SK: Yes, of course! My latest project has been the launch of a plant-based lifestyle medicine healthcare service called Plant Based Health Online, where we support patients to use the principles of lifestyle medicine, including a plant-based diet, to improve their health and manage chronic conditions, often being able to support them to come off prescribed medications.

SA: With a background in hematology, what sparked your interest in a nutrition-based diet?

SK: I became vegan in 2013. Whilst researching how to adopt a healthy plant-based diet for myself, I came across a wealth of information supporting plant-based diets for promoting optimal human health and well-being. I was pretty surprised to be learning this more than 13 years after qualifying as a doctor. I don’t remember an emphasis on healthy nutrition during medical training despite the fact that dietary risk factors are now the leading cause of chronic illness and early death globally.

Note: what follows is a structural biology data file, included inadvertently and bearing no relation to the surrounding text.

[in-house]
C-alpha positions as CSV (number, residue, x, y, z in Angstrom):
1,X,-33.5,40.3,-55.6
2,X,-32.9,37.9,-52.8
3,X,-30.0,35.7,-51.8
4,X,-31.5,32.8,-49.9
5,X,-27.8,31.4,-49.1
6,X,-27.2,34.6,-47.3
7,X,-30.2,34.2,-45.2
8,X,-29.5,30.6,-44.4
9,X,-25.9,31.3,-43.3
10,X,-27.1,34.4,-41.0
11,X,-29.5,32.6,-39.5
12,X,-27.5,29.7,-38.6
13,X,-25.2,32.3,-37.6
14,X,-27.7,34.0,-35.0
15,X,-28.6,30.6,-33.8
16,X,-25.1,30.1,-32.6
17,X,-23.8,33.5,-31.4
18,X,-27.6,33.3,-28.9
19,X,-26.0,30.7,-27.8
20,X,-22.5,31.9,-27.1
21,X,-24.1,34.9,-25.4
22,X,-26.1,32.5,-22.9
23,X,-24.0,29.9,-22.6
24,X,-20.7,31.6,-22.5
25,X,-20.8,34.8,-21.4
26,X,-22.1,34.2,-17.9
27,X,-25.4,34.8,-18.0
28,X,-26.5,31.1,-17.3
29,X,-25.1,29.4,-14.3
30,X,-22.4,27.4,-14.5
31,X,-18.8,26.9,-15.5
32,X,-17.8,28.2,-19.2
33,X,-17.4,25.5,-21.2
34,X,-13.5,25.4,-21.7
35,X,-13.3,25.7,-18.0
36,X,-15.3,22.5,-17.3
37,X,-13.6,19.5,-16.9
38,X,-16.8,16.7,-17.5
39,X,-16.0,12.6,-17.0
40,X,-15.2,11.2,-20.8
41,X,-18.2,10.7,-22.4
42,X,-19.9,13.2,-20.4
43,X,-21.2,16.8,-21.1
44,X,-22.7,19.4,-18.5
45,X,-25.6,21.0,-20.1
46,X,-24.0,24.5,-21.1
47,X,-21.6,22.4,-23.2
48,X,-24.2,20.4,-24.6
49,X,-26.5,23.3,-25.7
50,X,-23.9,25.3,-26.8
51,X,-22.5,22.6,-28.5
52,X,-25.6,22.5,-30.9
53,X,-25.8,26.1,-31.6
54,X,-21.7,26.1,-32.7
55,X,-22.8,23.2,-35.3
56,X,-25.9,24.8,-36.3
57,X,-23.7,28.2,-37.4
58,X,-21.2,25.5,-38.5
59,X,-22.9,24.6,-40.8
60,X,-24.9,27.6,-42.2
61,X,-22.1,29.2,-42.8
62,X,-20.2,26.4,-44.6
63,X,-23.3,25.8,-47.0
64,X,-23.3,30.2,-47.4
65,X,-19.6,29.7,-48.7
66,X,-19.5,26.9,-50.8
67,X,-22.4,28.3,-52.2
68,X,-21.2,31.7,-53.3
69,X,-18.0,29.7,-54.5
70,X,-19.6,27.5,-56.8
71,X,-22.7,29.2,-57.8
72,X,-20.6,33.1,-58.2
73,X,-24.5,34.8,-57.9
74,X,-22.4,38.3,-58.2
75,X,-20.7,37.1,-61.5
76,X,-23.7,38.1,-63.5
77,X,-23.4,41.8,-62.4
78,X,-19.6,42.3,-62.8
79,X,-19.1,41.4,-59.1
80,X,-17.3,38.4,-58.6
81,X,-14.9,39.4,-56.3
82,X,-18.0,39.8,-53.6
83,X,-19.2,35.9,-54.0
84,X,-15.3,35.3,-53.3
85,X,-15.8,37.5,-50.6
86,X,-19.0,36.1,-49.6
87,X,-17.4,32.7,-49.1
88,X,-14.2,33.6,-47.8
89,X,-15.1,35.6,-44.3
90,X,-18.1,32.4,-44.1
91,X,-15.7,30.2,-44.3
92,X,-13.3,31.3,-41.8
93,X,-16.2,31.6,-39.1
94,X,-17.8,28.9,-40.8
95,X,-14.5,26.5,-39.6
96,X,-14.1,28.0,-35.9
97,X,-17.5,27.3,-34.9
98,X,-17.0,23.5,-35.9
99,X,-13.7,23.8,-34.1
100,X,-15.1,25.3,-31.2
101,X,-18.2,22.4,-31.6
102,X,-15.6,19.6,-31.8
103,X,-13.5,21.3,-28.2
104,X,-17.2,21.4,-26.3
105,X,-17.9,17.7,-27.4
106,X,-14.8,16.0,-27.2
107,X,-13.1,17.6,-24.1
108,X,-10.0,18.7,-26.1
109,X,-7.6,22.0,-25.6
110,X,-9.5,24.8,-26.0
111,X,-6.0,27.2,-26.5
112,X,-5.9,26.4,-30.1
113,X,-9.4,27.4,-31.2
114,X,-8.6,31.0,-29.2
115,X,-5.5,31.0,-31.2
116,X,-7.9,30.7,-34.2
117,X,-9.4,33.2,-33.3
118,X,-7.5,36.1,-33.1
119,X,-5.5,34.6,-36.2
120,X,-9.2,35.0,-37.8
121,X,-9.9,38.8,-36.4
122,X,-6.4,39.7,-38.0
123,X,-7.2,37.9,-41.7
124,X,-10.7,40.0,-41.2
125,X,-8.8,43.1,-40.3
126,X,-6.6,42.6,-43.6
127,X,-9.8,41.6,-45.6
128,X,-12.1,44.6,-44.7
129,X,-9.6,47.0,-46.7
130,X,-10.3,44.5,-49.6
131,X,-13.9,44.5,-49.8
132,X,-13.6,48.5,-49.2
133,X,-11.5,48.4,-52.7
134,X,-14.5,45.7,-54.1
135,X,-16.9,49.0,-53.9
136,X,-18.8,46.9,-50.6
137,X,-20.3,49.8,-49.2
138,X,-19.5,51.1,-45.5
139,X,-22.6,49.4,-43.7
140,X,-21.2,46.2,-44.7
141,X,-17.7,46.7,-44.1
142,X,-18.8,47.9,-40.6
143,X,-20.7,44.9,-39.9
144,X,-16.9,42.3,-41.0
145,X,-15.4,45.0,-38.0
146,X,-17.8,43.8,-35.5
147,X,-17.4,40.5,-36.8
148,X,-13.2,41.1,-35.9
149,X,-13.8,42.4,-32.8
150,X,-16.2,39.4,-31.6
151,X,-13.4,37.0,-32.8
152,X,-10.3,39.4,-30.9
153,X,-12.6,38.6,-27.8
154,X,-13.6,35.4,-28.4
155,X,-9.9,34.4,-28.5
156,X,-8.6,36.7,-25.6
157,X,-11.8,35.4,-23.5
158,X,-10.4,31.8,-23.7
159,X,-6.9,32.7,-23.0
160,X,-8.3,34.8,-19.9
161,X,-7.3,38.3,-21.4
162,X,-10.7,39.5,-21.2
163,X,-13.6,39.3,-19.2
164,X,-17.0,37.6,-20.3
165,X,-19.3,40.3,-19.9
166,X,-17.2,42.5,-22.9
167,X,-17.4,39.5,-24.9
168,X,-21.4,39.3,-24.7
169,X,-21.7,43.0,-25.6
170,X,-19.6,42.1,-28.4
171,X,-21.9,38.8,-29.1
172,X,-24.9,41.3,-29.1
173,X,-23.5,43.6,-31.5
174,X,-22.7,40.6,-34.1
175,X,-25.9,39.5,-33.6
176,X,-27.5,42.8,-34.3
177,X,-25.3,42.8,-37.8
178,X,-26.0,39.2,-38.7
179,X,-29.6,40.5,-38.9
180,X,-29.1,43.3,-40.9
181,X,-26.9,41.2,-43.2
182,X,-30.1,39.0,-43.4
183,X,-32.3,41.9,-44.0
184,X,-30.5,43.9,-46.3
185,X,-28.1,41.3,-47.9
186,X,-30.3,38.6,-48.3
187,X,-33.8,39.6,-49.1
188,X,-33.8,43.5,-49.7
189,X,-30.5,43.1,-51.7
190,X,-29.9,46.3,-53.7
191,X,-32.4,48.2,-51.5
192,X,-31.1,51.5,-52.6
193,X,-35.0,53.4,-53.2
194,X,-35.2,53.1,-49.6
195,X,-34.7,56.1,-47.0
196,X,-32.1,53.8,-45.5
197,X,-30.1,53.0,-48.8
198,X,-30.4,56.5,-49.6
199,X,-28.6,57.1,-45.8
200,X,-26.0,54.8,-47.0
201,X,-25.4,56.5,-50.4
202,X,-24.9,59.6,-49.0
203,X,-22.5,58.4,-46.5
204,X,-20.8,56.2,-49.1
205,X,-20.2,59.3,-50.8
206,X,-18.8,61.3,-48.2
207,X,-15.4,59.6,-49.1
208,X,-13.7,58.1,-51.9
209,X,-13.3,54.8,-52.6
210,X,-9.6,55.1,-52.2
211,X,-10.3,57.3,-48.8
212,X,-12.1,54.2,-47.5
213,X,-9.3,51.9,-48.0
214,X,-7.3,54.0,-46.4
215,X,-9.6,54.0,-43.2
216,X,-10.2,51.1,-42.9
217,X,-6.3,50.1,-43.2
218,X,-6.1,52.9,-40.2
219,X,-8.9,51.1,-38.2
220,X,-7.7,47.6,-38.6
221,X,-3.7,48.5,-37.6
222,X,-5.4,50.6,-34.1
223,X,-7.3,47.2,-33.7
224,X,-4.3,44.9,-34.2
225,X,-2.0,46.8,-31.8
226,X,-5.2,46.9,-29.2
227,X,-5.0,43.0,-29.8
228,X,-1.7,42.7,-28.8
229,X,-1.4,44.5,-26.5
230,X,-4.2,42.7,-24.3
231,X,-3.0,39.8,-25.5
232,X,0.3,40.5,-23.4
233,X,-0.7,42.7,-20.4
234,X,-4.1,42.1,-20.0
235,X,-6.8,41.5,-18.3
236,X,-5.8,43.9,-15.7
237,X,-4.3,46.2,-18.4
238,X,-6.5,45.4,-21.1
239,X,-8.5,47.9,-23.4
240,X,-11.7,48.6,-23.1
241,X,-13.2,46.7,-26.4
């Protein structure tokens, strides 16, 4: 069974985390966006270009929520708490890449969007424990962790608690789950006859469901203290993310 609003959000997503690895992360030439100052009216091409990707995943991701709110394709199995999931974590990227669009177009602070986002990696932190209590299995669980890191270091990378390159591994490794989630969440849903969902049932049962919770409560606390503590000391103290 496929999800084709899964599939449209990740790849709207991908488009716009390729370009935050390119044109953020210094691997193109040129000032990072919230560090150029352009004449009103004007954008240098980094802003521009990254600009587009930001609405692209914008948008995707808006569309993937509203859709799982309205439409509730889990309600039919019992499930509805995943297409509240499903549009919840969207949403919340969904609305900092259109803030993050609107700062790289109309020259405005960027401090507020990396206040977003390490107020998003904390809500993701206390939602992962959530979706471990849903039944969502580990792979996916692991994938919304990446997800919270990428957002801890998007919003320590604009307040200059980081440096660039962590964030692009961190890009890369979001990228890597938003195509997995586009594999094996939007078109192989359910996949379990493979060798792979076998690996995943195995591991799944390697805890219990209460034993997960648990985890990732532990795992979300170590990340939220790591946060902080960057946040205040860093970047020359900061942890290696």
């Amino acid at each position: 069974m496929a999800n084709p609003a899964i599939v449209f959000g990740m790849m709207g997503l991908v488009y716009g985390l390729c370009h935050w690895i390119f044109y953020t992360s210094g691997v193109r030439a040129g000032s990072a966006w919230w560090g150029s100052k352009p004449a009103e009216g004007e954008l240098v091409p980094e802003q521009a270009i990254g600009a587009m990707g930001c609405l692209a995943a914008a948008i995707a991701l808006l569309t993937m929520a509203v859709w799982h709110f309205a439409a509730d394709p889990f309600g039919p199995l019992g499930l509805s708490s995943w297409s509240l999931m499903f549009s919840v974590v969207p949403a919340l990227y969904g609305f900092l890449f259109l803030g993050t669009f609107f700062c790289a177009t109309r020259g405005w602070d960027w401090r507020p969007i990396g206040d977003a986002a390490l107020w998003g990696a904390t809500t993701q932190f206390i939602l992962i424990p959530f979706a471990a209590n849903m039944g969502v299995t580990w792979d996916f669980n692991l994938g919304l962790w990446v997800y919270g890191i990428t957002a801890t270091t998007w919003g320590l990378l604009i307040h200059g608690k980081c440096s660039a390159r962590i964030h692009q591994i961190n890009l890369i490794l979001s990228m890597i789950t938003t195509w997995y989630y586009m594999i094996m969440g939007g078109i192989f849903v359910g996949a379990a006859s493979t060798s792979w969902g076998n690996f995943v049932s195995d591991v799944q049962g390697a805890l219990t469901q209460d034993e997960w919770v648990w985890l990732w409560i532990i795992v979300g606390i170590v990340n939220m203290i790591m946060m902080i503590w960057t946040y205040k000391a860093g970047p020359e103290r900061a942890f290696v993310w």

Once I had sufficiently educated myself, I really wanted to share this knowledge with healthcare professionals in the UK and therefore started my non-profit organization called Plant-Based Health Professionals UK. From that work, I was invited to develop and facilitate a course at the University of Winchester on plant-based nutrition. This remains the only University-based course in the UK on the topic and is fully CPD accredited.

I also discovered the new specialty of lifestyle medicine, a global discipline that uses evidence-based healthy lifestyle habits, including a plant-based diet, to prevent, manage, and oftentimes reverse chronic conditions. I have since qualified as a certified lifestyle medicine physician and launched a lifestyle medicine service here in the UK called Plant-Based Health Online.